Thu Feb 28 17:59:47 EST 2013

```Situation with \QED is not as bad as that. What physicists often do is that they use some first approximation, crudely speaking, the result of linearizing the corresponding equations. Often, the results of the first approximation fit the experiments well, i.e., the difference between the predictions and observations is smaller than 2-3 sigma, where sigma is the standard deviation of the measurement error. If the results are close but not that accurate, they try second approximation.

For QED, we get correct result with I think 10 digits or so, very accurate, by using the appropriate approximation, enough to explain most experiments, this is indeed a great achievement for which Nobel prize was awarded. Yes, we still have a problem of not being clear what to do 100 years from now, when the measurement accuracy willl increase so much that we will need to take equations into account more accurately.

In this case, we will still have the corresponding operator-valued differential equations as now, the question is hot to algorithmically solve them.

________________________________________
From: fom-bounces at cs.nyu.edu [fom-bounces at cs.nyu.edu] On Behalf Of Timothy Y. Chow [tchow at alum.mit.edu]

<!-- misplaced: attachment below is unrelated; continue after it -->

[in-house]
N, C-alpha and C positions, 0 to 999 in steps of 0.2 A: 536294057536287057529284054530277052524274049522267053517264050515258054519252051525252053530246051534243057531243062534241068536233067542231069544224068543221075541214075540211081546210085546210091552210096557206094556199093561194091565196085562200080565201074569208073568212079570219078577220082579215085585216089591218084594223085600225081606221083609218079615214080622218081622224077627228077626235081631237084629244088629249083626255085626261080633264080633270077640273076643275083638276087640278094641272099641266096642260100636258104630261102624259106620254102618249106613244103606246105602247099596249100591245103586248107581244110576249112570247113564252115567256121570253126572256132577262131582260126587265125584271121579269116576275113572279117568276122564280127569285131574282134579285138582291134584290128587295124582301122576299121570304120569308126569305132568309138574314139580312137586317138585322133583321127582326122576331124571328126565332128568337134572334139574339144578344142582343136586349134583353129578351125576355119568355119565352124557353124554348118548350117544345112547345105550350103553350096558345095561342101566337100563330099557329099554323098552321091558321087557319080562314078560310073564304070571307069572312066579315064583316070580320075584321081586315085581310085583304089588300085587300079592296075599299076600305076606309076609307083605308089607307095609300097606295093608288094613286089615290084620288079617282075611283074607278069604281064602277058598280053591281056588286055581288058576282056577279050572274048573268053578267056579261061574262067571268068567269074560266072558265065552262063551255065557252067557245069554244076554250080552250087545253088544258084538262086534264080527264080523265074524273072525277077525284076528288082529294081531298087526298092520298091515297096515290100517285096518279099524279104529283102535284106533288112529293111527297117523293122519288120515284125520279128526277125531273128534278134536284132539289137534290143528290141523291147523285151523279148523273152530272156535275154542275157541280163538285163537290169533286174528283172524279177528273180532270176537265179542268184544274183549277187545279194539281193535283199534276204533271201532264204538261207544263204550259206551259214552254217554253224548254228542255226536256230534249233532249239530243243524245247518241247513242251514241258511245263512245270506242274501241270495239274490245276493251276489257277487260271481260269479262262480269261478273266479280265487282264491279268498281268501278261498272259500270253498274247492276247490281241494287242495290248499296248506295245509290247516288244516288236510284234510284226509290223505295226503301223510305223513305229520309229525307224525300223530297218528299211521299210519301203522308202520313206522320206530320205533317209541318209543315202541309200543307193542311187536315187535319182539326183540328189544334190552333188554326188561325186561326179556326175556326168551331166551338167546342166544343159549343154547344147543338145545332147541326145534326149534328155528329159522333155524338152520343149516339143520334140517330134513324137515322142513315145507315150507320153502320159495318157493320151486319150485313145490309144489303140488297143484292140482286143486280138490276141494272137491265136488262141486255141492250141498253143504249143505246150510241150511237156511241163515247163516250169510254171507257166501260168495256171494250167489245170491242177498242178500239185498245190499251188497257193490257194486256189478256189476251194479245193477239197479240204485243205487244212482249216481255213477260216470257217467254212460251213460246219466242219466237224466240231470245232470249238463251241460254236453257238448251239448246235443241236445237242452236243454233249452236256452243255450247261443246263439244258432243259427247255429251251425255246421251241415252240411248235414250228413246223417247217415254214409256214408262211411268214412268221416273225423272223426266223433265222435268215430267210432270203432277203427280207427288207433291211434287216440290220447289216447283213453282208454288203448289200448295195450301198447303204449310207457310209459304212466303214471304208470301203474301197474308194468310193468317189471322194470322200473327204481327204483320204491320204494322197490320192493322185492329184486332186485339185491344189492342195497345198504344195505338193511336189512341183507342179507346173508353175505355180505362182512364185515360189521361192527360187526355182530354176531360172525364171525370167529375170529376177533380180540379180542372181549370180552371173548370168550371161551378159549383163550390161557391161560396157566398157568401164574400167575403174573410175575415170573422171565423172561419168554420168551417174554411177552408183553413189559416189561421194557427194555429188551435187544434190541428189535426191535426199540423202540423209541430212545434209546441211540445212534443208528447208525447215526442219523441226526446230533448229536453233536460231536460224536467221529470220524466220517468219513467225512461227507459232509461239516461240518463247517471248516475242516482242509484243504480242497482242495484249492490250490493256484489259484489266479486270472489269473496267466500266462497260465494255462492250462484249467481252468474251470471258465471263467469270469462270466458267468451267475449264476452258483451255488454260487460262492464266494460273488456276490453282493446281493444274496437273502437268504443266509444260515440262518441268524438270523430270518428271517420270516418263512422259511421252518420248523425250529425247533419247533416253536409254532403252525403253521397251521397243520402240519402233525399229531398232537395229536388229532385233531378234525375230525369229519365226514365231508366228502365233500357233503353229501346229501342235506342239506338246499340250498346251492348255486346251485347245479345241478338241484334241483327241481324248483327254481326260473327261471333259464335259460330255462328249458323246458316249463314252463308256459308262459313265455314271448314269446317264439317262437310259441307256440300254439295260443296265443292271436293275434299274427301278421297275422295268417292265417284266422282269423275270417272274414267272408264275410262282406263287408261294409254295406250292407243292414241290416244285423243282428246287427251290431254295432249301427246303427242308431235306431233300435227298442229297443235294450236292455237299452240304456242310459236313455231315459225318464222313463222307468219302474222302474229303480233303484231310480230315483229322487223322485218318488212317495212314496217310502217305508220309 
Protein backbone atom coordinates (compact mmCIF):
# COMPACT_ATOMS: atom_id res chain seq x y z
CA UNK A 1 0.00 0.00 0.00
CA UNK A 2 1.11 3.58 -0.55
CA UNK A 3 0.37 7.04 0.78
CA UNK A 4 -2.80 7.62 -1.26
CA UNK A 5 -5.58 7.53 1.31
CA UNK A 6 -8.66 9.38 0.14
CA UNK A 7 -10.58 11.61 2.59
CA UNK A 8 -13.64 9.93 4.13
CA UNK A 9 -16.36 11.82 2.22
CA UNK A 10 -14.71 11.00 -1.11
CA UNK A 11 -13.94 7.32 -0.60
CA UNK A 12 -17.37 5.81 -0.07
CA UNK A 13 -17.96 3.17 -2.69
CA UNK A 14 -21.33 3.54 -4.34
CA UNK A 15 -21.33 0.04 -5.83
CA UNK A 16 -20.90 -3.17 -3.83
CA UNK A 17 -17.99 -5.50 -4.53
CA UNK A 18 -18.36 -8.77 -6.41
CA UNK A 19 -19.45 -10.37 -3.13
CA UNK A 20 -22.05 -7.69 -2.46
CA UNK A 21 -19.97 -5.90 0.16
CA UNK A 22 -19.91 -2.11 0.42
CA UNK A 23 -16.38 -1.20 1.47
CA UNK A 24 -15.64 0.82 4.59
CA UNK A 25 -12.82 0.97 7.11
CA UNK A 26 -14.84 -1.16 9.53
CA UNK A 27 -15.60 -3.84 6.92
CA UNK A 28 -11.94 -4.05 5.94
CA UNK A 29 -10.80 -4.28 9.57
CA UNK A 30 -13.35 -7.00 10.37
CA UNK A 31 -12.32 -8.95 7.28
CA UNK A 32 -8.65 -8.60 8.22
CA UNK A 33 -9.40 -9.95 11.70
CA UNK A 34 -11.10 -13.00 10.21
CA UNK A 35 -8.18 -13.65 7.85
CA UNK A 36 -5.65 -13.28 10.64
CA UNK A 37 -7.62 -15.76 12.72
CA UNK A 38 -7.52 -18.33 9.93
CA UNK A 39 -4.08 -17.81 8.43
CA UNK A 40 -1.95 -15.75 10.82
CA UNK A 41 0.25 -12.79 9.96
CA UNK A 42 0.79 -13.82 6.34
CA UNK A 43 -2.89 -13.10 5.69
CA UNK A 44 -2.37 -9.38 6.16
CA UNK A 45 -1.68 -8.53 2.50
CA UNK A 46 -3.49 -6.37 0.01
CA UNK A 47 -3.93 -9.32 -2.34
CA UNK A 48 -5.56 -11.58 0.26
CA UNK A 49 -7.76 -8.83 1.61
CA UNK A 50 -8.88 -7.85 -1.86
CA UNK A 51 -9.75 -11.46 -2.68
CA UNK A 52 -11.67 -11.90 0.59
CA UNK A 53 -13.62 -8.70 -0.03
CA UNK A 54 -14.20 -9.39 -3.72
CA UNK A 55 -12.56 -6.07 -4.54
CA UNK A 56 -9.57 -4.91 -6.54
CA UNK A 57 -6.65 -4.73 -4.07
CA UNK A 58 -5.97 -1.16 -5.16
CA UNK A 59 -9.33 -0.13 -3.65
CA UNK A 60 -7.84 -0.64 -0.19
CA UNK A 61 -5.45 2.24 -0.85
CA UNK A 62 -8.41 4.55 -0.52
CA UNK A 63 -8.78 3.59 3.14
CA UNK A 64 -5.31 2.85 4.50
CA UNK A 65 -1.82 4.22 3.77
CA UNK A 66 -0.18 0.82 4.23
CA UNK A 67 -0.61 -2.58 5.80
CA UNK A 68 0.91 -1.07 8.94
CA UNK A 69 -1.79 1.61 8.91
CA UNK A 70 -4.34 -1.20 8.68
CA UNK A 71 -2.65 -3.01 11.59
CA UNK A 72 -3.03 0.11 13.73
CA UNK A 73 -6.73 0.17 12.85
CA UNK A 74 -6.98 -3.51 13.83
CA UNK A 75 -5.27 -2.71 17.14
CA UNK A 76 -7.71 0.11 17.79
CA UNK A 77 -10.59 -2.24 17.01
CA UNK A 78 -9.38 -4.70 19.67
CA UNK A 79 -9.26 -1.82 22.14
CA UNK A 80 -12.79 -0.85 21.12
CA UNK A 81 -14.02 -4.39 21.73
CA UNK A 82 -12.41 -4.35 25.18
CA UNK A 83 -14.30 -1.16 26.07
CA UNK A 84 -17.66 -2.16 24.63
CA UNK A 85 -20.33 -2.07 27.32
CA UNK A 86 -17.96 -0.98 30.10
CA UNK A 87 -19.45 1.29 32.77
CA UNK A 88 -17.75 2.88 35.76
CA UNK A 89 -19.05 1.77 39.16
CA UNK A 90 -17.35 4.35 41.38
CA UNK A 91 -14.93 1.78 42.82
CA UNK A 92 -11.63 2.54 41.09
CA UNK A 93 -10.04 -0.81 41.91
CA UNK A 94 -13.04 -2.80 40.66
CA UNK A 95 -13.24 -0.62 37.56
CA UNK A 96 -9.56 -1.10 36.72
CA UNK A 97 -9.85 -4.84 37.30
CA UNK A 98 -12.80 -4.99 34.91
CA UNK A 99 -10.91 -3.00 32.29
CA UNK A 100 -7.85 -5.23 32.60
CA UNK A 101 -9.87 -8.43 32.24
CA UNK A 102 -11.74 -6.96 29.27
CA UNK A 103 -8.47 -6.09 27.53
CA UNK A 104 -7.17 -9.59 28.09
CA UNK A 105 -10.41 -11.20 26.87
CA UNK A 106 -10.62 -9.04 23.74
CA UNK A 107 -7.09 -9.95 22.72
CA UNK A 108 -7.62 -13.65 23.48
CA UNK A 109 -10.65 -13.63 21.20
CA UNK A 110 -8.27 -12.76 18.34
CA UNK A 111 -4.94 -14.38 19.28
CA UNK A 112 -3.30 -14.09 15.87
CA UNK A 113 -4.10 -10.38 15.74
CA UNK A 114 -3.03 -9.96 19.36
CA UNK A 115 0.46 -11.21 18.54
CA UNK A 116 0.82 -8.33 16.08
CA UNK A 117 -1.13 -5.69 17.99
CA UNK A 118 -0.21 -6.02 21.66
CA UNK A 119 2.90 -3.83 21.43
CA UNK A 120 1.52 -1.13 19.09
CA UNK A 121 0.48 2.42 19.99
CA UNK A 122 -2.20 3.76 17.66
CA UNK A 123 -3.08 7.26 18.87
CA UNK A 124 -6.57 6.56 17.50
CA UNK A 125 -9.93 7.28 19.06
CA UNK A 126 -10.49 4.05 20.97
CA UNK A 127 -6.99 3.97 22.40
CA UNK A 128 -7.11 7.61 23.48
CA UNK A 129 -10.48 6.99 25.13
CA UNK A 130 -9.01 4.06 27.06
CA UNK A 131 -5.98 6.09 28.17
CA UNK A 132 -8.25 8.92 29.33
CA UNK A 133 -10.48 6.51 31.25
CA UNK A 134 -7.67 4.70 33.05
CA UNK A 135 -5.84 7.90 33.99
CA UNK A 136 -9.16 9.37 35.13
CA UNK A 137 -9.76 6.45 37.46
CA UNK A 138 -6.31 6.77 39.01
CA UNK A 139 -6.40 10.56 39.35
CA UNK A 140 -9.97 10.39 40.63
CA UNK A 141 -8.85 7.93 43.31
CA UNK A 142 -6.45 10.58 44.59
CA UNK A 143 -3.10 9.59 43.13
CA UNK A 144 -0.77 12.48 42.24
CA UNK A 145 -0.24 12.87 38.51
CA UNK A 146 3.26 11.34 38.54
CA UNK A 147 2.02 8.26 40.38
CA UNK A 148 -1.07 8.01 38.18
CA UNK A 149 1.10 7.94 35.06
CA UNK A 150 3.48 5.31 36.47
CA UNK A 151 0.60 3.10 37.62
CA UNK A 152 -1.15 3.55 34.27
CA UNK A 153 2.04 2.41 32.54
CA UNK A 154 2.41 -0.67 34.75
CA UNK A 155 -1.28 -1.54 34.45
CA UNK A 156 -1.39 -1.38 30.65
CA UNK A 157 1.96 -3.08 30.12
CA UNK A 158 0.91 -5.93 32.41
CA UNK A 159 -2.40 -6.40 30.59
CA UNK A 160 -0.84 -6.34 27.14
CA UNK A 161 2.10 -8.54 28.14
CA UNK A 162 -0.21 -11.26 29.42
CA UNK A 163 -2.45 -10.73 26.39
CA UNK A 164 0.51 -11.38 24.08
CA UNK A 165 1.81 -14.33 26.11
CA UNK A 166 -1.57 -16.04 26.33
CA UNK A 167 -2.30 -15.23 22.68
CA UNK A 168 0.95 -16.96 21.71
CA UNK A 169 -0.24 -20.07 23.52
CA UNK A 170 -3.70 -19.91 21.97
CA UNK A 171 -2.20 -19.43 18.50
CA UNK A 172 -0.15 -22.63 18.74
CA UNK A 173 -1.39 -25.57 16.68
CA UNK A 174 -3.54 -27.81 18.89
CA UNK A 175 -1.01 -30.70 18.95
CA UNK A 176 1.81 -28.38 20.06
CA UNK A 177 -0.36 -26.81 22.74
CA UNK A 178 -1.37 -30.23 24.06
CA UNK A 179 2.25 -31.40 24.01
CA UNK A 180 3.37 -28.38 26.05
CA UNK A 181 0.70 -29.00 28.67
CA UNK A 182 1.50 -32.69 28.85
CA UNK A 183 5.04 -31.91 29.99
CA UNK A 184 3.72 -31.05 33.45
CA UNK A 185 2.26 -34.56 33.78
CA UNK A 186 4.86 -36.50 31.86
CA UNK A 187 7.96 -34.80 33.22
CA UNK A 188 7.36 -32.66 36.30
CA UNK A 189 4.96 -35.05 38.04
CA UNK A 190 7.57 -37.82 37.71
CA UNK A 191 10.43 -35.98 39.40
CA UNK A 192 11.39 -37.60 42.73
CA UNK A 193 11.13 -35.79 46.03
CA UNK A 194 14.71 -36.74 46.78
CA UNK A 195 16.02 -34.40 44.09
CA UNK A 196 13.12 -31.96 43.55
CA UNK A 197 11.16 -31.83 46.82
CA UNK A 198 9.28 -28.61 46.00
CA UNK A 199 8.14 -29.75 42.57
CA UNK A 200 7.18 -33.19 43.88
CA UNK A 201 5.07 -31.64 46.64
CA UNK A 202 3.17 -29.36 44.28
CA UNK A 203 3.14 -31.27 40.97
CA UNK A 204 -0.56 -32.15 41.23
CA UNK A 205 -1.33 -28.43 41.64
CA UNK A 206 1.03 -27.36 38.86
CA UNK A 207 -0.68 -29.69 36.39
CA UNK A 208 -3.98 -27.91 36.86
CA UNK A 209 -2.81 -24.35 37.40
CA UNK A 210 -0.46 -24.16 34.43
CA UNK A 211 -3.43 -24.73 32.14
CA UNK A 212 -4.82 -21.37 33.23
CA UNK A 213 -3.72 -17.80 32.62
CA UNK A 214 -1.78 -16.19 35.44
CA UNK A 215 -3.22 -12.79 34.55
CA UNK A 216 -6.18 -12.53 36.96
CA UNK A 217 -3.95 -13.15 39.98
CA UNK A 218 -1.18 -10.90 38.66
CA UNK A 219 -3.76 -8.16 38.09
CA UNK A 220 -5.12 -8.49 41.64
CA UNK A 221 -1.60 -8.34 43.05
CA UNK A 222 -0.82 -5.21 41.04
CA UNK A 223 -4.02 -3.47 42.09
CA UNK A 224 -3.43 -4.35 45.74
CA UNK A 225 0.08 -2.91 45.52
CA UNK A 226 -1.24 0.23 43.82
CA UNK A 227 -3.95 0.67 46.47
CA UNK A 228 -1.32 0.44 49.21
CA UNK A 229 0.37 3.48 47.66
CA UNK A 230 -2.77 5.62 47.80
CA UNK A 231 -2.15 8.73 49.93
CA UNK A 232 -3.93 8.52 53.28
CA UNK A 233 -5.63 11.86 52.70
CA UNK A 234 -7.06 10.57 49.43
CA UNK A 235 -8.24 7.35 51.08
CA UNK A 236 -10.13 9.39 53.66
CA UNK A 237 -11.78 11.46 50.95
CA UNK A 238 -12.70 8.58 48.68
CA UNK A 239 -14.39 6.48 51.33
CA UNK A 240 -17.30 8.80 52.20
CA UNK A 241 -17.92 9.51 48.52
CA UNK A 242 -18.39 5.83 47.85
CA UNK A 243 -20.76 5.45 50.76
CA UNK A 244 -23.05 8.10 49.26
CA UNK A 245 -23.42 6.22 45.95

I don't really understand QFT.  However, I think I understand the gist of
Joe Shipman's objection.  I'll caricature it somewhat because I think the
caricature may be illuminating.

If a scientist wants to claim proudly that a certain theory has made
predictions that have been subsequently confirmed by experiment, then it
is important that the scientist say ahead of time precisely what the
prediction is.  It's cheating if the scientist makes some kind of
ambiguous statement that can later be weaseled to fit any experimental
result that happens to turn up.

It seems to me that this is what Shipman's talk of an effective algorithm
is getting at (and by this he doesn't mean a computationally efficient
algorithm, just any precisely specified algorithm).  He's saying that the
theoretical physicists ought to say precisely how they're calculating the
digits (of the anomalous magnetic dipole moment of the electron, for
example) that they're proudly claiming are confirmed by experiment.  If
they can't say exactly how they're getting the next digit, then it looks
(to the mathematician, at least) like they're pulling a fast one.
Hypothetically, if the digit *hadn't* matched experiment, wouldn't they
have just used the wiggle room afforded by their lack of rigor to come up
with some other calculation that *did* give the right answer?  If they're
making up the theory as they're going along so that it matches experiment,
then doesn't this mean that the much-vaunted agreement between theory and
experiment isn't so remarkable after all?

I'm not saying that this criticism is on target, but this is what I
understand to be (most of) what bothers Shipman.

Tim
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